Hupa Tribal Government Mike Orcutt: The Hupa are very involved in Klamath issues because the healthy existence of the Klamath River represents a way of life to the Hupa. The Hupa Tribe has 2200 members. The Hupa Tribe has been involved in Trinity River restoration for a long time. There are a lot of challenges that the Hupa Tribe faces, including a lack of adequate funding. The Hupa Tribe is $3million short of what they got last year. It is important to the Hupa Tribe to show that the volumes of water are a success in order to keep the water in the river, since water demand is not going away. The allocation issue and division of resources are clear now but the dwindling of resources is not in anyone’s interest. Trinity fish don’t exist in isolation and the Tribe is very supportive of the reintroduction of fish into the upper basin. Tribes like the Hupa are dependent on fish populations that haven’t been around since the dams were put into place on the river. The Hupa Tribe co-manages some of the weirs and participates in an out migrant sampling program. The Tribe is installing a weir trap in Junction City today. The future of Iron Gate dam is a little uncertain. The Klamath River Task Force ends in October but we are not going away. The Hupa Tribe is participating deeply in the FERC relicensing process and the Tribe is currently preparing for the administrative hearings that are coming up in August. Mike mentioned the Conservation Implementation Plan as a vehicle for some activities in the basin, or maybe not given its controversy. Mike also mentioned the Energy Policy Amendments. Troy Fletcher: People are encouraged to weigh in on the Draft Environmental Impact Statement (DEIS). PacifiCorp has disputed all kinds of facts, prescriptions for fish and statements from the wildlife service. The DEIS is Sept 25, and the decision on material fact from the judge will come on Sept 29, so it is important to weigh in on DEIS because FERC won’t be able to do adequate job until there is a decision. Troy had not seen a draft. The EIS on the Trinity River had a lot of work put into it from the Tribes. Troy doesn’t think they are going to cover much in this EIS, since the area project affects is under debate. The Yurok Tribe believes the area the project affects is into Morro Bay and Washington. George Kautzky: The Trinity River and Klamath Basin are suffering from 40 years of diversions. The rivers are not able to function as a home for fish. Fish need diversity and with dam in place, fish don’t have the diversity of sediment or habitat. Due to dams the rivers are not able to meander, wide river bars are lost. Due to loss of sediment and river management, high burms have replaced the shallow resting areas, resulting in a narrower channel and loss of juvenile rearing areas. River channels are armored with riparian boundaries which does not help fish. River channels need to be designed to be diverse. Trees need to tear torn out, vegetation is good to keep water cool but river needs to be able to have spiky channel to allow natural channel reshaping. There is no overall, annual monitoring, which is needed. The Hupa Tribe needs $2-3 million dollars for both fishery management and habitat. If folks want to get together and do overall monitoring program George is all for it. On the Trinity River the Tribe was able to identify 40% escapement but further marking would cost more, so the Tribe marked 25% of the fish. George thinks it needs to be identified at a Basin wide what level what kind of marking is appropriate and what is needed for management. Snipping of fins for DNA sampling is very appealing but we need to figure out what we are trying to answer.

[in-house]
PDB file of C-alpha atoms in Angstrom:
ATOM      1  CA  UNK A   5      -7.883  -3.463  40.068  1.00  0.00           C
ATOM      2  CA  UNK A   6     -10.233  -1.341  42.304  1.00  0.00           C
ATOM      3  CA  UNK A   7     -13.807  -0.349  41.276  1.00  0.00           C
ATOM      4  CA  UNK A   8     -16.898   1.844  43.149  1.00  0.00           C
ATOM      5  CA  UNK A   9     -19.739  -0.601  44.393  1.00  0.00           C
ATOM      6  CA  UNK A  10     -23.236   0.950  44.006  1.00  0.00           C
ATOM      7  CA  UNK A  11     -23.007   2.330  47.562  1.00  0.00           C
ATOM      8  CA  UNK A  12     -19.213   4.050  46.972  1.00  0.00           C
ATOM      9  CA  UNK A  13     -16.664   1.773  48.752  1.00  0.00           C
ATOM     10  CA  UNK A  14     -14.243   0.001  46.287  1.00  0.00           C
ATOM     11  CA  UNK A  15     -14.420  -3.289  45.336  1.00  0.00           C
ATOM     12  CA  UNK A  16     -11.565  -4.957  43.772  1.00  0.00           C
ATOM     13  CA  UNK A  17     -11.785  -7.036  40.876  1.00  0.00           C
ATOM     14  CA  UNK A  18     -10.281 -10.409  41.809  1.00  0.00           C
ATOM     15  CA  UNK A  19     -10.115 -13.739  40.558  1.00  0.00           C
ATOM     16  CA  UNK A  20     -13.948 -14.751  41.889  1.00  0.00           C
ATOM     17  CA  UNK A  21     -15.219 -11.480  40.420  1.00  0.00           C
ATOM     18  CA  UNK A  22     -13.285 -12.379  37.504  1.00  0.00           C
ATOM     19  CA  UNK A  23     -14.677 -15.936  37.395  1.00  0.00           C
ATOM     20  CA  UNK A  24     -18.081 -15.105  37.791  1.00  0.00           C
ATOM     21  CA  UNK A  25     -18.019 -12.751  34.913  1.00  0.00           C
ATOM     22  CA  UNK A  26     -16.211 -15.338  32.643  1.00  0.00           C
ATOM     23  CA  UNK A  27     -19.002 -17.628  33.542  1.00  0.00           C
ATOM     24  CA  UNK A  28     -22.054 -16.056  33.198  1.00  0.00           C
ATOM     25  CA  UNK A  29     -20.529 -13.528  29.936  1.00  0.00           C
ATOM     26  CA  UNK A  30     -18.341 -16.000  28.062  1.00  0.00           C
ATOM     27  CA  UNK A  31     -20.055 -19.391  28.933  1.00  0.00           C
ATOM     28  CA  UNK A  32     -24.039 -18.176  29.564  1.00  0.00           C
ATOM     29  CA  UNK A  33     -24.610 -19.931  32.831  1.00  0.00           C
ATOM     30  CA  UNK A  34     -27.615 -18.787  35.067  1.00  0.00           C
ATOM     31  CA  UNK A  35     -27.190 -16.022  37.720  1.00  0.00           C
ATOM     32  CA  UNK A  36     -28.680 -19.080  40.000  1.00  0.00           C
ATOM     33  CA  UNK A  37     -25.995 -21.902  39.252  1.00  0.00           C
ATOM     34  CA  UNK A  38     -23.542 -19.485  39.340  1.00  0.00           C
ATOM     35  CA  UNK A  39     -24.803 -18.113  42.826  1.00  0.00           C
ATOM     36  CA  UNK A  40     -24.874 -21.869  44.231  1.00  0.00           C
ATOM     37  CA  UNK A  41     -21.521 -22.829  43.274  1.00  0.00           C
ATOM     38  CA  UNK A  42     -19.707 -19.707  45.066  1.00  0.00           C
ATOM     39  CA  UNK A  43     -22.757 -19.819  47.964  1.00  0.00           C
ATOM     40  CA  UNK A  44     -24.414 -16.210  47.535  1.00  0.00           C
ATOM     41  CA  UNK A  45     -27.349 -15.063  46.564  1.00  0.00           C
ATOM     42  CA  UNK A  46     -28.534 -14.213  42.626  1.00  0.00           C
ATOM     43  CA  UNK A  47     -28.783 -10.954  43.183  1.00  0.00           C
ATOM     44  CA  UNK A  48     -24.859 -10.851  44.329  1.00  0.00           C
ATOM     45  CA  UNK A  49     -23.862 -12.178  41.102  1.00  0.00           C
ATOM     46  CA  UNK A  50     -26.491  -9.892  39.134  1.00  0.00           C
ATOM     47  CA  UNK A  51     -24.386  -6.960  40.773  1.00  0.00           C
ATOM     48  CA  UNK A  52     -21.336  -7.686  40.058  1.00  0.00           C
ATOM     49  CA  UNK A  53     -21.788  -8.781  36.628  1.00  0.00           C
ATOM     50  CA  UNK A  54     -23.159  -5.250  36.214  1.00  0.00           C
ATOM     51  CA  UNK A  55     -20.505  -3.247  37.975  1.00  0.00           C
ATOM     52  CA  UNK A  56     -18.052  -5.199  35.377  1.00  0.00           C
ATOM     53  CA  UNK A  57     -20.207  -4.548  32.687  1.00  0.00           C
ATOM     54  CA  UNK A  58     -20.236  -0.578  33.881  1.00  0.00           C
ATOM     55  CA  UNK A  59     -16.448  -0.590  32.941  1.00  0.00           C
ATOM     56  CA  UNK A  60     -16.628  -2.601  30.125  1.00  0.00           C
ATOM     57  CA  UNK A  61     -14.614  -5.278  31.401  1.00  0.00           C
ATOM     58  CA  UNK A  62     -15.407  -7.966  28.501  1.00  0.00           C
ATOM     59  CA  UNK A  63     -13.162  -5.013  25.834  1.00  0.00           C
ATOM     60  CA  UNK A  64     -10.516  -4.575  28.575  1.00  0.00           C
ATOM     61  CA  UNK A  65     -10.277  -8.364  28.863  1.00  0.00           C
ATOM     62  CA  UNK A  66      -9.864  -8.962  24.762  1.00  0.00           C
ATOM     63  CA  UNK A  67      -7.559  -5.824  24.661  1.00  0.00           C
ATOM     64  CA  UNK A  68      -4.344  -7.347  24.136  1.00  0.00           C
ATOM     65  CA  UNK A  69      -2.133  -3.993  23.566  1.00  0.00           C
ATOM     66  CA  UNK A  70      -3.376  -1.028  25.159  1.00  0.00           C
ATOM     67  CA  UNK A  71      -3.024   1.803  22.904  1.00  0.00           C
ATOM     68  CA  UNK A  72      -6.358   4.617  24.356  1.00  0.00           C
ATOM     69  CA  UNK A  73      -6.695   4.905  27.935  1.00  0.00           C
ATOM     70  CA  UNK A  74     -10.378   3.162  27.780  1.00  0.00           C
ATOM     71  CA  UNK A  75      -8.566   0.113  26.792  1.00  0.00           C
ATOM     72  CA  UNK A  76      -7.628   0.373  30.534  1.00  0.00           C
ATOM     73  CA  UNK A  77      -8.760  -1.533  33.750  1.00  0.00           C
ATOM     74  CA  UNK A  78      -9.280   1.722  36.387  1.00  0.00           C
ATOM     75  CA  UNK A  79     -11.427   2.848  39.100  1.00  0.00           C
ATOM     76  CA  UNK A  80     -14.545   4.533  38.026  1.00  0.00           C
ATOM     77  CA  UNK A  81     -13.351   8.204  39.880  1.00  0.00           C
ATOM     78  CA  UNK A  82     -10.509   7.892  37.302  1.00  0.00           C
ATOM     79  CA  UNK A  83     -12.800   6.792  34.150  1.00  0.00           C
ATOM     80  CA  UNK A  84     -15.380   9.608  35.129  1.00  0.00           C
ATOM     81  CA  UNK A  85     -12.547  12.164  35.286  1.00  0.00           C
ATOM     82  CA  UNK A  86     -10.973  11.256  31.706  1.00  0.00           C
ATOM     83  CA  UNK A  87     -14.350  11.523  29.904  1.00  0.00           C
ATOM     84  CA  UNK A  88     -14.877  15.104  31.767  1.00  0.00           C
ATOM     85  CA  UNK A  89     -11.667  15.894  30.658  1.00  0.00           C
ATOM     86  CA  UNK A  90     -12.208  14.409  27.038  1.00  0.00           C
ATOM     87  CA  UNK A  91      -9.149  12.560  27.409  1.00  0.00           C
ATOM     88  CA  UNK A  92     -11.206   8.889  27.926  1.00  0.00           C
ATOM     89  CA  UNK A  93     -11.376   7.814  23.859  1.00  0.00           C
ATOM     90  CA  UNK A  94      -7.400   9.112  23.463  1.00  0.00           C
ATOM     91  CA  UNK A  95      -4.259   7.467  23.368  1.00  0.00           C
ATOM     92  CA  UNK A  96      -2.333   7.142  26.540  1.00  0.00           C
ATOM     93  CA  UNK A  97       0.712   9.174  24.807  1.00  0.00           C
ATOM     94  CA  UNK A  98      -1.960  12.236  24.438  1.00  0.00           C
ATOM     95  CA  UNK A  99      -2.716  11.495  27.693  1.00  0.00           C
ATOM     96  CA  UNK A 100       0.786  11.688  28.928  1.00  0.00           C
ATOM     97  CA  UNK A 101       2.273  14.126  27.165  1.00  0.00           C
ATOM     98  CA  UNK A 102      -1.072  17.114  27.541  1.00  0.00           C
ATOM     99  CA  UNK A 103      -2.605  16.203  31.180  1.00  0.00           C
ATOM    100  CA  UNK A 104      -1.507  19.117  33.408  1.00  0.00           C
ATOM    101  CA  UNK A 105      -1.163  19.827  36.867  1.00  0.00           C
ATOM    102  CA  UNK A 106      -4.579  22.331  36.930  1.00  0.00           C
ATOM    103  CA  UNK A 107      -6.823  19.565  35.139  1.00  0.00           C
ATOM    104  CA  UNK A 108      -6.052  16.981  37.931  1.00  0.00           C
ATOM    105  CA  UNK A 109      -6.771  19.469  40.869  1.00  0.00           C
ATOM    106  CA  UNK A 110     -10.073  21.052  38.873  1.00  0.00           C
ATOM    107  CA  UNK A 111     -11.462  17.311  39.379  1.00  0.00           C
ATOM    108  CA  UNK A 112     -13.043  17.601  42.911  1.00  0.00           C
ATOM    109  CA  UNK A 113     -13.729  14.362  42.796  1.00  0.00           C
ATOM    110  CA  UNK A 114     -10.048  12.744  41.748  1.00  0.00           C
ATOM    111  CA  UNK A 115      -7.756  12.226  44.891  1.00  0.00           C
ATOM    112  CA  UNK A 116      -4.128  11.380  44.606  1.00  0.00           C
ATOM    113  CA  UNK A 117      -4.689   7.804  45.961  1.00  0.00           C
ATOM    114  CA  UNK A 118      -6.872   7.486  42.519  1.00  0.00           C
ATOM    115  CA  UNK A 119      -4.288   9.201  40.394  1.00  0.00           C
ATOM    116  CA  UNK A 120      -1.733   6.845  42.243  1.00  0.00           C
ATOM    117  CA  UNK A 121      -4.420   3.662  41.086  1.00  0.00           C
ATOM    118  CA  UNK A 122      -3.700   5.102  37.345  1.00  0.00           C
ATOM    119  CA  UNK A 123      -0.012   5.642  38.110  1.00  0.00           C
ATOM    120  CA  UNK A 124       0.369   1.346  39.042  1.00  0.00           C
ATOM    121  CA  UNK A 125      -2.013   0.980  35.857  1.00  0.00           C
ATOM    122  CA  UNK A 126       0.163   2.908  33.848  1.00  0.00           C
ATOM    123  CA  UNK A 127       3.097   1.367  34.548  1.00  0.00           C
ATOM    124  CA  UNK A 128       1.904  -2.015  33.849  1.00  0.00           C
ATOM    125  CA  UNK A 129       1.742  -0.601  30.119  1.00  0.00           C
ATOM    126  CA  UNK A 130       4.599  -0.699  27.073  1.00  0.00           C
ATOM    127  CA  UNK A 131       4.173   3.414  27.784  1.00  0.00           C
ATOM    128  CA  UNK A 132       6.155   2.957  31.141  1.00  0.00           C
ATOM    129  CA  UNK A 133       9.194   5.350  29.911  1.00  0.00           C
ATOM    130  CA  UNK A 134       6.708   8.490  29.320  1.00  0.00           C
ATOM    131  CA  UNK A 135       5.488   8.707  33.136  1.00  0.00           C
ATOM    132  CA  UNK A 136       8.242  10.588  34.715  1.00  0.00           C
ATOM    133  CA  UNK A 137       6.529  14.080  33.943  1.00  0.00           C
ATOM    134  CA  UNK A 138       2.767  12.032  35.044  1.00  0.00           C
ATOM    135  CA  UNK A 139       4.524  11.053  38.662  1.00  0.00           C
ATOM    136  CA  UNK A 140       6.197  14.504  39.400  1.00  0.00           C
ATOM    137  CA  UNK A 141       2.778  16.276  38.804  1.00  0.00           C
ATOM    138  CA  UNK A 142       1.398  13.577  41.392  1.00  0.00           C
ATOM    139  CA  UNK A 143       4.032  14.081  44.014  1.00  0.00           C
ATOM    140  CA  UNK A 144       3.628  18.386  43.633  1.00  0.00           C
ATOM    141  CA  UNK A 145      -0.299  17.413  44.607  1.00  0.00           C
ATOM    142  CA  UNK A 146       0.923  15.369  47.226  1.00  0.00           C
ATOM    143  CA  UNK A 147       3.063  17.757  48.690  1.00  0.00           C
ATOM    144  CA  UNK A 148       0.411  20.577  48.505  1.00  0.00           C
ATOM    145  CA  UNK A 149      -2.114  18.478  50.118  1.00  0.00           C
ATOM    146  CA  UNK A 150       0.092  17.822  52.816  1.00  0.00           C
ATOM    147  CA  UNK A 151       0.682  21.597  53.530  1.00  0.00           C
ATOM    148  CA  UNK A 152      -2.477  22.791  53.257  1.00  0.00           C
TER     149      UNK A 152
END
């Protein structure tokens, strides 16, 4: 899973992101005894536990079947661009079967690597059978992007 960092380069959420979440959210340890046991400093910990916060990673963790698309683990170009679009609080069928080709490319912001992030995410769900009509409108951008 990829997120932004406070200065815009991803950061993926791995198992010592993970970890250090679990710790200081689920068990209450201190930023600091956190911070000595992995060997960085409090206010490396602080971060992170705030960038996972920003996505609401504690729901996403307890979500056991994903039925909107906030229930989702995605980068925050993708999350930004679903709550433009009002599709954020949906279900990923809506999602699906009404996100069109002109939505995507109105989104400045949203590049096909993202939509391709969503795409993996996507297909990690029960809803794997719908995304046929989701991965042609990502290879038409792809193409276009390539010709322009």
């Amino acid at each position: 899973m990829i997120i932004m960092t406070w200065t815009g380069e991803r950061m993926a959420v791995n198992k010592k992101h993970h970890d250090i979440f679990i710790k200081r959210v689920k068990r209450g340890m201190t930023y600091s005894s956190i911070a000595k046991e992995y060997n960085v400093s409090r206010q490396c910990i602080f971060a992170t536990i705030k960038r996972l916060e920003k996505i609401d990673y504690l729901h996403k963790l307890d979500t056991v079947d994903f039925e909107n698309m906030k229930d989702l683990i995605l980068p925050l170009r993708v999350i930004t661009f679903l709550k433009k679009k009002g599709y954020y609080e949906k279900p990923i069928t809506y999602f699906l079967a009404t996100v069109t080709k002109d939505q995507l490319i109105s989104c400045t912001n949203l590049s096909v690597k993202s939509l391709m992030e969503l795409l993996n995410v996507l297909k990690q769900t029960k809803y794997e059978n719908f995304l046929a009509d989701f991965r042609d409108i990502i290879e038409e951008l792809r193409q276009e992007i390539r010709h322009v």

Karuk Tribal Government Ron Reed: Approximately 75% of Karuk funds come from the Salmon Recovery Fund. There are a lot of Tribal entities coming into basin saying that the Karuk need to be a part of the coordination. The Karuk Tribe need funding. Not having the US Forest Service at the meeting is problematic for the Karuk since the biggest component of ancestral land is owned by the Forest Service, so the Forest Service needs to be there. The Karuk is involved in tagging but not really in a coordinated effort. The Tribe is currently not allowed to fish at Ishi Pishi Falls. The Karuk fishery is the only Tribal fishery that relies on fish above the confluence of the Trinity River. The Tribe is tremendously impacted by those dams. Ron sees this as a perfect time to integrate traditional knowledge and western science in restoration because conventional knowledge is not doing it. There needs to be a Subasin, to subasin coordinated effort to get resource back up. Susan Corum: The water quality program is very important for the Karuk Tribe. Susan believes the Tribes can provide long-term data sets that agencies cannot due to funding fluctuations and agency turn over. The Karuk Tribe in involved in a nutrient study for the dams which was deemed so important for monitoring the blue-green algae that the study was kept going again this year. The Yurok Tribe has set up real time health of river monitoring. A lot of the data that the Karuk are collecting is being used for fish monitoring. Susan did not know what ate the worm but thought that introduction of a species that eats the worm would not be the right way to go about fighting the disease problem on the Klamath.

An Assessment of Salmon Needs in the Basin

Disaster funding for the Klamath is coming up for a vote on the 9th of August but language needs to be included that will specify where the money will go. Some state money for the Klamath was already passed this year. Zeke would like a list of needs from the different agencies and Tribes to create a one page narrative outlining the overall needs of the basin. Connie Stewart suggested that a disease package be made that would prioritize and categorize activities and give a timeline for when these activities should take place, a product that legislators can grasp and support. Troy Fletcher said that monitoring activities need to be prioritized and then their priority needs to be categorized to high, medium, low.

Fish Health- disease studies Monitoring Instream Flow Sub basin flows

Below is a list of priorities for the Klamath Basin that Bill Kier wrote on the board:

• Fix unintended zeroing of Thompson Tideland Oil statewide fish habitat restoration program. • get some sideboards on the unspecified $9.5 million CDFG Klamath FY 2006-07 • Get Fed Appropriations for elements of the Klamath Fish Health “Concept Paper” • Get Fed appropriations for additional real-time monitoring stations for Klamath • Upper Basin creel census • State and Federal frozen positions Date for Future Meeting

The next meeting will be decided by email and tentatively set for a Thursday. It was agreed the group should meet in the next couple of months and that representatives from the BOR, EPA and USFS needed to be in attendance.

1630 – Adjourned

Respectfully submitted, Crescent Calimpong